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Utah Speller gets second chance to advance to Finals after winning National Spelling Bee’s appeal

The judges met for two hours before reinstating the 13-year-old from southern Jordan

(AP Photo/Alex Brandon) Surya Kapu, 13, of South Jordan, performs during the Scripps National Spelling Bee on Wednesday, April 1.

Oxon Hill, Maryland • A southern Jordan speller has been reinstated into the Scripps National Spelling Bee field after successfully appealing that he was denied relevant stem information on a word.

Surya Kapu, 13, misspelled “leucovorin” – a drug used to counteract the side effects of a cancer drug – during Wednesday night’s final semi-final round and appeared to end his run in the bee just before the final.

Surya’s family appealed, arguing that Scripps omitted details when asking a question about the word’s roots. Spellers are allowed to ask questions about roots, and judges answer in the affirmative if a speller can identify a relevant root and its meaning.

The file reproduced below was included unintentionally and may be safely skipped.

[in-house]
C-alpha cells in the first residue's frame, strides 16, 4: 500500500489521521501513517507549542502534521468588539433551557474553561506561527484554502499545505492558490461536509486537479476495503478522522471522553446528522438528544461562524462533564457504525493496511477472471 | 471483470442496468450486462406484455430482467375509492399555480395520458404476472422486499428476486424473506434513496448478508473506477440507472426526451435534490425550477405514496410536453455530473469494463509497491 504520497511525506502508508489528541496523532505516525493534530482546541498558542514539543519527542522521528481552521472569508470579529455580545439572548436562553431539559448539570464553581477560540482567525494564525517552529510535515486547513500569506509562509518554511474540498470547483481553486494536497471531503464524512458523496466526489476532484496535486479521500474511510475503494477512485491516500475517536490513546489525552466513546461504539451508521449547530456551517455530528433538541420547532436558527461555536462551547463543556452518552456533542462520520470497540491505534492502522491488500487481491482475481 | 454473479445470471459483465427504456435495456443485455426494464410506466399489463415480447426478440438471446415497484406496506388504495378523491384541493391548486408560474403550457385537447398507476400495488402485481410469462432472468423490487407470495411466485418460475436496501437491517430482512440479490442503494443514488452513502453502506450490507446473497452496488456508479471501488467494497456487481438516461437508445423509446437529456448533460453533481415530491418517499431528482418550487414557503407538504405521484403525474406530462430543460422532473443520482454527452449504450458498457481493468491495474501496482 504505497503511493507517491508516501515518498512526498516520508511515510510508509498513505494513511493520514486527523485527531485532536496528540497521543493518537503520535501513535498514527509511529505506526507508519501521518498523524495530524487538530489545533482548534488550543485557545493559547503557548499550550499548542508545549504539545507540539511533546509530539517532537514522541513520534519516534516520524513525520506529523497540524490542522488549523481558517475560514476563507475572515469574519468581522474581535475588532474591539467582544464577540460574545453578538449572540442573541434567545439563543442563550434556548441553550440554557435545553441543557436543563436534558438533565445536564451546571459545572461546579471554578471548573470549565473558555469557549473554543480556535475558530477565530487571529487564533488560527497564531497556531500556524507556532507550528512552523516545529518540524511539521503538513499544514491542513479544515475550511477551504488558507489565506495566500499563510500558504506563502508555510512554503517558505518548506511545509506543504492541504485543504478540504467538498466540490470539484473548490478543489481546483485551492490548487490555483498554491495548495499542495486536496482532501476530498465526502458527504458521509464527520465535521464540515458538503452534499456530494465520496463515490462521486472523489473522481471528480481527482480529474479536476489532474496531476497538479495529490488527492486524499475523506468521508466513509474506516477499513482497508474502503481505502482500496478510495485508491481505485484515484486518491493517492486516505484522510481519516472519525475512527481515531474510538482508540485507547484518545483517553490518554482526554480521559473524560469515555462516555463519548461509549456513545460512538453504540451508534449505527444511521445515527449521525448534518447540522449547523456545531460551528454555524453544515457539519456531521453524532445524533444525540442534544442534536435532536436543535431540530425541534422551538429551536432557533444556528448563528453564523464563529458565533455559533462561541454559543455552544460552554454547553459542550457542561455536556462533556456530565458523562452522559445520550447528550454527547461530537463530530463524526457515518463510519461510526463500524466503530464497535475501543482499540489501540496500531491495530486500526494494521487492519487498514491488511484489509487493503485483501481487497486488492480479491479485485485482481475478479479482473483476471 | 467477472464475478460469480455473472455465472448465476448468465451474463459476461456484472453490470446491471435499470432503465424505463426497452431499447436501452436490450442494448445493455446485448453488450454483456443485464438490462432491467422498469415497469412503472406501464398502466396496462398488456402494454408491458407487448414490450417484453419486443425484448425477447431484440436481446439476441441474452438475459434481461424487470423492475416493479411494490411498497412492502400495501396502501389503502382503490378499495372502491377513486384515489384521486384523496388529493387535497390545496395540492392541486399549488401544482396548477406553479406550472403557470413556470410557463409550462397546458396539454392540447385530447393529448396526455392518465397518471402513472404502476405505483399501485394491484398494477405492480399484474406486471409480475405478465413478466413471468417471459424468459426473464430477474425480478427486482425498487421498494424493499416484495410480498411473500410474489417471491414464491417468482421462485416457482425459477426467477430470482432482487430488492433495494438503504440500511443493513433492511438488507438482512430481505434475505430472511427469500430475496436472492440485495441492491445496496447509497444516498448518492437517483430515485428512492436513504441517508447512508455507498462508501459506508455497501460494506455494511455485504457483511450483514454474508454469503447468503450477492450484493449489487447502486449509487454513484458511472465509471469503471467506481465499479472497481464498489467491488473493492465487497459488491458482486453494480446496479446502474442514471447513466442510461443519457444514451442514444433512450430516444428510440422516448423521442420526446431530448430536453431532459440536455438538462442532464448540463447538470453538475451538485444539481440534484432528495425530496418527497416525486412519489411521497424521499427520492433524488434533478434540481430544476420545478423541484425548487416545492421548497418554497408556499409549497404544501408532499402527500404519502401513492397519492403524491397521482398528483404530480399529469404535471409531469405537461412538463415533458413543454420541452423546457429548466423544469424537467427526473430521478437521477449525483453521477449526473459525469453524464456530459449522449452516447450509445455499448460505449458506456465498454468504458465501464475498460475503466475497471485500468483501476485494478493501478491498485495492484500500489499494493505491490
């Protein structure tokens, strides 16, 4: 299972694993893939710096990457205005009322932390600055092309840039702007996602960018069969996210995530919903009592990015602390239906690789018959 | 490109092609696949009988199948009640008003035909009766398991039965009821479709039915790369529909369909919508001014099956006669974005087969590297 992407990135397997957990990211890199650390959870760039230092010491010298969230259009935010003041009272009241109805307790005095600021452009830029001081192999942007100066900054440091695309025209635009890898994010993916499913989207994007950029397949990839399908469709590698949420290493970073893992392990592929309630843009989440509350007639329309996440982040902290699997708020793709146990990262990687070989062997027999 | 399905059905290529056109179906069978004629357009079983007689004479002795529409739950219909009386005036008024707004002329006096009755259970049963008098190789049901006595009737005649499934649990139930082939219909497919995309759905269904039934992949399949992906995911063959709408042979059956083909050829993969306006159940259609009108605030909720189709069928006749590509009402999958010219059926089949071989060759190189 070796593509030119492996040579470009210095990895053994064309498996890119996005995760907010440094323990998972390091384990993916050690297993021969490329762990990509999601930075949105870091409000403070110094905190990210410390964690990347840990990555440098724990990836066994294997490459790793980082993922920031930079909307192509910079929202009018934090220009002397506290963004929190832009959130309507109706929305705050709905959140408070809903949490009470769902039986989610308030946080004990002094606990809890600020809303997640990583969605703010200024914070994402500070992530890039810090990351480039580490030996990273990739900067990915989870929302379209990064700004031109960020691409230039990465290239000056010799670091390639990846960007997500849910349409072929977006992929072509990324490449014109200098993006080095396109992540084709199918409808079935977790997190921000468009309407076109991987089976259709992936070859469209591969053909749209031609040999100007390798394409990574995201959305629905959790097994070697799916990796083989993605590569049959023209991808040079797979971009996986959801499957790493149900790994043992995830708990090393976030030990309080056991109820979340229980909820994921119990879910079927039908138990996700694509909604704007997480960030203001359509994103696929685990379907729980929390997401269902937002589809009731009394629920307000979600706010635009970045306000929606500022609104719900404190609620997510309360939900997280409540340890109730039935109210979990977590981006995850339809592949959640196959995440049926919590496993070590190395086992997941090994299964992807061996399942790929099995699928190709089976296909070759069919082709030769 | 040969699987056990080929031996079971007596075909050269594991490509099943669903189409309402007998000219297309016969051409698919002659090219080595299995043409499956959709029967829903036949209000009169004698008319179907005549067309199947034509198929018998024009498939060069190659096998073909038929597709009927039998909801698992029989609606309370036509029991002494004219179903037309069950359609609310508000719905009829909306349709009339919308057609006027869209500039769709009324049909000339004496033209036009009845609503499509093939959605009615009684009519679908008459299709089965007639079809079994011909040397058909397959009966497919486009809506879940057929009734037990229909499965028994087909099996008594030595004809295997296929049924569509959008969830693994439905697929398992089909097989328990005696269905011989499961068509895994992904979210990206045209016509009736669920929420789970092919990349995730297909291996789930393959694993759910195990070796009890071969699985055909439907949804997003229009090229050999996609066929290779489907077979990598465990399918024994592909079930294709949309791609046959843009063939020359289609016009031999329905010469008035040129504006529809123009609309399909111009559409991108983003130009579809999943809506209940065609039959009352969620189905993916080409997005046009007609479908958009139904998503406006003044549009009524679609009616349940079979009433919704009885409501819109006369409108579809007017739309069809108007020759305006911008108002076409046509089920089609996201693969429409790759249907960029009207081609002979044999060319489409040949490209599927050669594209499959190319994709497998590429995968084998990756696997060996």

Scripps said in a statement his judges met for about two hours before deciding to reinstate Surya late Wednesday night.

“The judges’ decision to reinstate is supported by belief in the bee’s mission to inspire exploration of words and celebrate academic achievement,” the statement said. “Upon further inspection, it was found that more relevant information to one of the speller’s questions was directly available in the dictionary. Based on this, Surya will be given the opportunity to enter Round 7 with a new word.”

(AP Photo/Alex Brandon) Surya Kapu, 13, of South Jordan, Utah, performs during the Scripps National Spelling Bee Wednesday, Jan.

What that means in practice: Surya gets his new word at the start of Thursday night’s final. If he spells that word correctly, he will join the 12 finalists who have already advanced to compete for more than $50,000 in cash and prizes.

Surya has a savvy spelling resume and is a student of 2015 runner-up Cole Shafer-Ray, who coached last year’s champion Zaila Vanguard.

Reinstatements are rare but not unprecedented. The most recent happened in 2018 when a competitor correctly spelled a word’s homonym without being given the definition or told that a homonym existed.

https://www.sltrib.com/news/education/2022/06/02/utah-speller-gets-second/ Utah Speller gets second chance to advance to Finals after winning National Spelling Bee’s appeal

Joel McCord

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